Parents lead by example. This is particularly true with friendships and relationships. Making a good example with the people in your life gives your child a frame of reference for their own lives.
Children learn what they live.
The inspiration for this article came from Erica Reischer's book What Great Parents Do: 75 Simple Strategies For Raising Kids That Thrive. I thank her and recommend her book to any parent seeking to improve and grow their skills.
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Face it, there are just some things that you will never agree about. It's better for the children to see that their parents accept they have differences, than to fight about those difference to their death. We want to model to children how to co-operate.
If your child comes complaining to you that mom said he can't have TV because he didn't get a good grade on your last test, don't undermine the other parent! Do not undo or reverse her decision. Simply offer empathy "sounds like you're upset with mom's decision about that -- you need to talk to her about that if you think it's unfair" Do not triangulate and get involved.
It's okay to talk about your disagreements in parenting, just don't do it in the heat of the moment. If you don't like your partner's approach -- talk about how you might think it could be handled differently NEXT time. Don't step in and change this up midway.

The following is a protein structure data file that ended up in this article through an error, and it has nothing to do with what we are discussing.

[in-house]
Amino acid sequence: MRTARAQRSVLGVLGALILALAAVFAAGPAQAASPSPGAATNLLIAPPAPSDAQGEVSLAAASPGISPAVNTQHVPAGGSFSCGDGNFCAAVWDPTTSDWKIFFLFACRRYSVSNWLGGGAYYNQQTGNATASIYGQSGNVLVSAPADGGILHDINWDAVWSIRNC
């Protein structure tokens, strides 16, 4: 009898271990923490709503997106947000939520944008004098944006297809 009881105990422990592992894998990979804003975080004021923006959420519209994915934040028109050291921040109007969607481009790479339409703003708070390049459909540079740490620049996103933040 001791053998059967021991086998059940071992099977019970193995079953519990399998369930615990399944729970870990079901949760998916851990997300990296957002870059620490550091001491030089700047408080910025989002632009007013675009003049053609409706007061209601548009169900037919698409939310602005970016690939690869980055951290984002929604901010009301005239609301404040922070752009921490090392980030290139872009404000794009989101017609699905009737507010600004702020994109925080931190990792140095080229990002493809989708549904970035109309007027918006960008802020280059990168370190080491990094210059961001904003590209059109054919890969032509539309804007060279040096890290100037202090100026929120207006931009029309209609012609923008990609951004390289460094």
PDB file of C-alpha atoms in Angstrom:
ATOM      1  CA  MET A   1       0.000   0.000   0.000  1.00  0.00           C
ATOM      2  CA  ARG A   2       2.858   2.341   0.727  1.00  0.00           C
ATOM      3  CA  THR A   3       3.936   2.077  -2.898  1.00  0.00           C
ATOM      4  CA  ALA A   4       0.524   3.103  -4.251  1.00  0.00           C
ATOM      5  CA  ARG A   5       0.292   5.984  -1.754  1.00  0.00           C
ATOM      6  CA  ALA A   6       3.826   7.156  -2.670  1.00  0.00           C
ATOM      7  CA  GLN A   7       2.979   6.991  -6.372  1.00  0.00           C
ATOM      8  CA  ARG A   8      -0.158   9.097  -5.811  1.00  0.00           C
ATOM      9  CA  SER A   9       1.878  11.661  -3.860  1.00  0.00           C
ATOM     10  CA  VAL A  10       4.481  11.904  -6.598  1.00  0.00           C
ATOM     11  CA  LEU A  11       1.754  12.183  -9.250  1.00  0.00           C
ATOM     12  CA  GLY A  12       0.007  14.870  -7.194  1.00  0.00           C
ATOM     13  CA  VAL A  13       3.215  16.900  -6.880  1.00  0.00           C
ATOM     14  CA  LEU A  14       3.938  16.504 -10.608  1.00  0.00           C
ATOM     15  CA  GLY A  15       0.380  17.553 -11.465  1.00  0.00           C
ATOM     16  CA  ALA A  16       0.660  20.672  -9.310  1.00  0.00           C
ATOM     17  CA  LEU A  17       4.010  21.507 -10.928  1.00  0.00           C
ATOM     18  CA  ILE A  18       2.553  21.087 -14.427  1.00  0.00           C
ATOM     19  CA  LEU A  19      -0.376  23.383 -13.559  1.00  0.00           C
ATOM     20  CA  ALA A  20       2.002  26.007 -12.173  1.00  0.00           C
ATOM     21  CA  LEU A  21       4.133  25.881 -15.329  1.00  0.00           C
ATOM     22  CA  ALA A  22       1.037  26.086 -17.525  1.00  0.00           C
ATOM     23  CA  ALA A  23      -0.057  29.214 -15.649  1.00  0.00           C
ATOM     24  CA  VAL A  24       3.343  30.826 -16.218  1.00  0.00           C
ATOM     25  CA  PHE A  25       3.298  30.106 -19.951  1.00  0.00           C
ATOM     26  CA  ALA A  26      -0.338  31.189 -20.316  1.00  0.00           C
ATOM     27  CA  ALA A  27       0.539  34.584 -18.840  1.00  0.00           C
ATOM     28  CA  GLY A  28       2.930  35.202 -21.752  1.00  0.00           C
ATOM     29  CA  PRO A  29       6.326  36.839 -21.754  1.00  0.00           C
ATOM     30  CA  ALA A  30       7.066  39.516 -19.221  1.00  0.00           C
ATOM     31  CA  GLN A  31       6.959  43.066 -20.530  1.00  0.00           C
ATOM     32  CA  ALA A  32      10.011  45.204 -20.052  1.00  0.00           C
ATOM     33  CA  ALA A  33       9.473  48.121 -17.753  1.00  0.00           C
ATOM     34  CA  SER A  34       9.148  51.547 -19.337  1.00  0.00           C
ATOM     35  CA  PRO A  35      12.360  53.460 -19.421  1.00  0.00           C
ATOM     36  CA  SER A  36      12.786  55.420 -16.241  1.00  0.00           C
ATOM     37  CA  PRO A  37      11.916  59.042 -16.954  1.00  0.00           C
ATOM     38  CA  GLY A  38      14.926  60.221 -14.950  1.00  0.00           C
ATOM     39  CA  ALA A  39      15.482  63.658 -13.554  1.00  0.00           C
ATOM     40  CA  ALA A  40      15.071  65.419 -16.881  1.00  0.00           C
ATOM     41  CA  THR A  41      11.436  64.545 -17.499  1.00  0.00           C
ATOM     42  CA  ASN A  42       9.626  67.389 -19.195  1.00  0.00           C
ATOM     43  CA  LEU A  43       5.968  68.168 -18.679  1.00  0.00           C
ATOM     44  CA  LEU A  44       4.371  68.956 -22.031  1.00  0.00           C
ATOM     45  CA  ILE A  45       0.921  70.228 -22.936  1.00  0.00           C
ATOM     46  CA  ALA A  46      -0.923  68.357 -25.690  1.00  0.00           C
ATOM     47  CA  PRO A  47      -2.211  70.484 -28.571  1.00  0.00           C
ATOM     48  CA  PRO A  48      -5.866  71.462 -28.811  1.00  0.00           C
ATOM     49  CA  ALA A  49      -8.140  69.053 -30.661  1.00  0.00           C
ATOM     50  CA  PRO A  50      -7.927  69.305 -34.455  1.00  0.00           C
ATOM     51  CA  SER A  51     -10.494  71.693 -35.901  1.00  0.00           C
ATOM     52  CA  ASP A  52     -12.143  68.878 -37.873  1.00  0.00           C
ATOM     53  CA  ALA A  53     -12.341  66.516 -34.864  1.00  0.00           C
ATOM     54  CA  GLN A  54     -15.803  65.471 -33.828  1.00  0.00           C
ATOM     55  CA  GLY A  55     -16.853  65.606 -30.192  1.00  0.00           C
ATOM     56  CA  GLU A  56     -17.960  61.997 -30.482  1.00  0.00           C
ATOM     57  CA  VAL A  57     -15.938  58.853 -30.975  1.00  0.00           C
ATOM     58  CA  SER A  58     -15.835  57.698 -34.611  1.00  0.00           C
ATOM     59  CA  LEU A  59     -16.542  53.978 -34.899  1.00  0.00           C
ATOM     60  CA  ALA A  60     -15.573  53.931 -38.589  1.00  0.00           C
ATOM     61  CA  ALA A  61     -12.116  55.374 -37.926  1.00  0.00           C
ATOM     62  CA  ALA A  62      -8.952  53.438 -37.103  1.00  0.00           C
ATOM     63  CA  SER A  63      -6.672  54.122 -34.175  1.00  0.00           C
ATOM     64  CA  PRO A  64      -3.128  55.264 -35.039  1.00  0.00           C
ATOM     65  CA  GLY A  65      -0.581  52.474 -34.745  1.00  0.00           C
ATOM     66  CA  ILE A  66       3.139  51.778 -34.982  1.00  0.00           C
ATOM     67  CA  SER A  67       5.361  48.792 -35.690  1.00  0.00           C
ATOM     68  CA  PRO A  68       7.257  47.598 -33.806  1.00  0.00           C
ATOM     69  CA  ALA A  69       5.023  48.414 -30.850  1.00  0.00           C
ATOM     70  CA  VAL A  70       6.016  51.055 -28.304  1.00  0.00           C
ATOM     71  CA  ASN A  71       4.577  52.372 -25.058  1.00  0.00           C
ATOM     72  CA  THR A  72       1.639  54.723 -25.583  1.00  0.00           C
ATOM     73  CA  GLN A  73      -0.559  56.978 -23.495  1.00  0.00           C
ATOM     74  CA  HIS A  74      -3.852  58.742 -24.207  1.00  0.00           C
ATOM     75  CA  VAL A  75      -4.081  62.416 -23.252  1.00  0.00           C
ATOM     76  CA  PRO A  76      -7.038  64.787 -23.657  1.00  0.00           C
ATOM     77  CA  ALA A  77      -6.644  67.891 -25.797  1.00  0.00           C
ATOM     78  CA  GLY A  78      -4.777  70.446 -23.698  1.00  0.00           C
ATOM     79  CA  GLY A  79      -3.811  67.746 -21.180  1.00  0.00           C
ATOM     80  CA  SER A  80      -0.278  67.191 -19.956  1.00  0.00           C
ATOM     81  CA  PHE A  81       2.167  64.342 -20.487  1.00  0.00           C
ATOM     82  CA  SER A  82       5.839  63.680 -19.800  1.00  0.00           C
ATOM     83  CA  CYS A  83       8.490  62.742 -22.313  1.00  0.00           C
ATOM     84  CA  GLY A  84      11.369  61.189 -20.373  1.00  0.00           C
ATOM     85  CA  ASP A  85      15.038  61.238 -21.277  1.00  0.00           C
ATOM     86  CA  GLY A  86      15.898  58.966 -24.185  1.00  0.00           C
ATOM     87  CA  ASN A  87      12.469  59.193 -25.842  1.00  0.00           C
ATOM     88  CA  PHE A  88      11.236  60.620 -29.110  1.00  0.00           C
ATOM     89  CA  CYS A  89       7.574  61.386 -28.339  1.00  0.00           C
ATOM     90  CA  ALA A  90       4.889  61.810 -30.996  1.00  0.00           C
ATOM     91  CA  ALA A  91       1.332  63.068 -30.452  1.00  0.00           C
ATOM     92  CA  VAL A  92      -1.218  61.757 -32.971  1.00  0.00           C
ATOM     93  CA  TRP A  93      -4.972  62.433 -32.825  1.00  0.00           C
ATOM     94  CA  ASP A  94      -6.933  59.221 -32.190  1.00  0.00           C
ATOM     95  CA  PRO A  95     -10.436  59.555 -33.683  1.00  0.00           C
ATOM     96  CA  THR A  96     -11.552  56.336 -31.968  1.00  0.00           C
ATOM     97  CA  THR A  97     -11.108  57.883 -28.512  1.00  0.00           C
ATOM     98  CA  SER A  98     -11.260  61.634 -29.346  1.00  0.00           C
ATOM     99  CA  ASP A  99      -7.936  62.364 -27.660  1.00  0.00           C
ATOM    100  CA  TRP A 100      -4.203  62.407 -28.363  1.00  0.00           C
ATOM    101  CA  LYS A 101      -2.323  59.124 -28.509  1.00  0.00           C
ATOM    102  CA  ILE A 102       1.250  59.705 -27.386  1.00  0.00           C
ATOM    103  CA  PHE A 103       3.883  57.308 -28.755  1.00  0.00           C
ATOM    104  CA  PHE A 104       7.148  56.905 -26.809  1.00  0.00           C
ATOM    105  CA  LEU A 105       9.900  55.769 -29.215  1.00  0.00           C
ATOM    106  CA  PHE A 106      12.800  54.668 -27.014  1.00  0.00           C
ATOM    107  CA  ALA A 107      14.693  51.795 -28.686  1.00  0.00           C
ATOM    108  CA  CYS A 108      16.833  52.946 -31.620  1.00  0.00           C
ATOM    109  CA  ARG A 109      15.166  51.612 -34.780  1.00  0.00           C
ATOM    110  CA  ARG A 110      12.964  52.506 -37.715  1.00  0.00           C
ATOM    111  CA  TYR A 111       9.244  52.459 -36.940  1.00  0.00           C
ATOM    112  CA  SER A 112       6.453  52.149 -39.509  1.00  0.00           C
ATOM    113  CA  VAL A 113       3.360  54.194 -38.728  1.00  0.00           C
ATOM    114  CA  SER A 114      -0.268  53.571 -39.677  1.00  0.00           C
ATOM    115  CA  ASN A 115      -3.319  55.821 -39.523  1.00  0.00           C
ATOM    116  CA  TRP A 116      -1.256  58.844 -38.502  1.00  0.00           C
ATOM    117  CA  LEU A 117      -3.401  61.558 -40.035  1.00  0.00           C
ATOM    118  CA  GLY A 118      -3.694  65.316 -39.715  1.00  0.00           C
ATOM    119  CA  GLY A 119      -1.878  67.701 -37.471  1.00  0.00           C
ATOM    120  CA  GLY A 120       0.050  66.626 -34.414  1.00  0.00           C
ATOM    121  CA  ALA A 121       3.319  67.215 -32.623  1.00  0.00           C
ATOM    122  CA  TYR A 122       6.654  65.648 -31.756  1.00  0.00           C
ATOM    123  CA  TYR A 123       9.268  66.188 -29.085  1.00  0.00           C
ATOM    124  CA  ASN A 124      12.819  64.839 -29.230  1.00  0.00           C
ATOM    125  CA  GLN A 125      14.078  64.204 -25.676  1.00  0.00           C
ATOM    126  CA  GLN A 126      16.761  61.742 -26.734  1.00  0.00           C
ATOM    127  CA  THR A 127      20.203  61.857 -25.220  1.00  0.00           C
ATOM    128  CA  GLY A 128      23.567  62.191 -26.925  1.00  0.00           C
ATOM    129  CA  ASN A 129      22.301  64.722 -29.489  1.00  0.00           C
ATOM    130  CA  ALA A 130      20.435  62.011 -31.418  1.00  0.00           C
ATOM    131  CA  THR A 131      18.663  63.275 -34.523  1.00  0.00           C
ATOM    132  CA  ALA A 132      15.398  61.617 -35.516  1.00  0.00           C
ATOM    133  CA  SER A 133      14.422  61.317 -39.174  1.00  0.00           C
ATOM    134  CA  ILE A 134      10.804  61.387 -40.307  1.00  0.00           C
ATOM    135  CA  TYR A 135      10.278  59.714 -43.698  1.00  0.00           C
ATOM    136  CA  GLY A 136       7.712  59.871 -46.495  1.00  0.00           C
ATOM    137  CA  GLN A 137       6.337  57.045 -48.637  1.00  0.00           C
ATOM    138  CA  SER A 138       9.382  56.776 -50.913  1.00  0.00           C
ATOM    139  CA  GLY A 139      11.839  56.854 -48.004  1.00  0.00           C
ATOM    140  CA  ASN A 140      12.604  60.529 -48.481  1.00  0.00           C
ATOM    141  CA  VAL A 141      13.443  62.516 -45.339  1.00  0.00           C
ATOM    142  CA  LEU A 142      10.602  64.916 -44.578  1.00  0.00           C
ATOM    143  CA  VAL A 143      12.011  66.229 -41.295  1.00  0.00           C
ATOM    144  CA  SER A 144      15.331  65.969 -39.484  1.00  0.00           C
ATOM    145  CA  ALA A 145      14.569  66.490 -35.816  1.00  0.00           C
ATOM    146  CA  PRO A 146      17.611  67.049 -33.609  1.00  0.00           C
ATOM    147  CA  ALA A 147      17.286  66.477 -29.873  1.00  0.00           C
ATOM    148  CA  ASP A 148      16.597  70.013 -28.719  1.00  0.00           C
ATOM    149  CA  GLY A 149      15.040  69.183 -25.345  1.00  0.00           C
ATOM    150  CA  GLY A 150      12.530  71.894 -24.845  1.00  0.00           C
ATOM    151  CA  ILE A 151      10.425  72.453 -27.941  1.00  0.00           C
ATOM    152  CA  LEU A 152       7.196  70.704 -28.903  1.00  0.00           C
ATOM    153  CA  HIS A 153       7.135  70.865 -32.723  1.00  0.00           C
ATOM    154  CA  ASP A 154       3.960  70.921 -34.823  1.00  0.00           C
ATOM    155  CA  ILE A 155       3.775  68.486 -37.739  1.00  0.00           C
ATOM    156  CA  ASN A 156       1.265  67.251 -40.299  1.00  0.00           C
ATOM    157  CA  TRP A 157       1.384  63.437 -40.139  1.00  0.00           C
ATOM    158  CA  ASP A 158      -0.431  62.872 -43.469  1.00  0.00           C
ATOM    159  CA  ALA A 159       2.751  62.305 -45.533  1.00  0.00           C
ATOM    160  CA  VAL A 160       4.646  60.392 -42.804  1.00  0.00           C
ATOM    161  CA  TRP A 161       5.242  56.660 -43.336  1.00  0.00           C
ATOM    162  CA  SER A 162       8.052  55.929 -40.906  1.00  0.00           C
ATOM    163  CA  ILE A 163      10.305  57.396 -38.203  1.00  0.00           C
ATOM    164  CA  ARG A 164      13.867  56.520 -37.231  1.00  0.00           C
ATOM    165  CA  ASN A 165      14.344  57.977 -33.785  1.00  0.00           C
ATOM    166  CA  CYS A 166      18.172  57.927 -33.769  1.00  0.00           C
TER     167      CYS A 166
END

Remind yourself that if you both parented the exactly the same way, one of you would be redundant. Instead, think of the assets you both bring to the family. I was a very patient parent, so I was best to help with homework with the kids. My partner seemed to get them tucked into bed without the dawdling. We used our these difference to our advantage!
Why leave parents to battle it out? I am a big believer in bringing family issues to the entire group and to hunt for the best solutions with everyone's input. Kids included. Children are more likely to live with the rules they helped establish. It no longer becomes mom against dad when discussing such things as: what to do when kids don't eat their suppers. By asking the children "what should happen when people don't eat?" and "how can we improve meal times?," you bring the entire family into agreement about how things should proceed.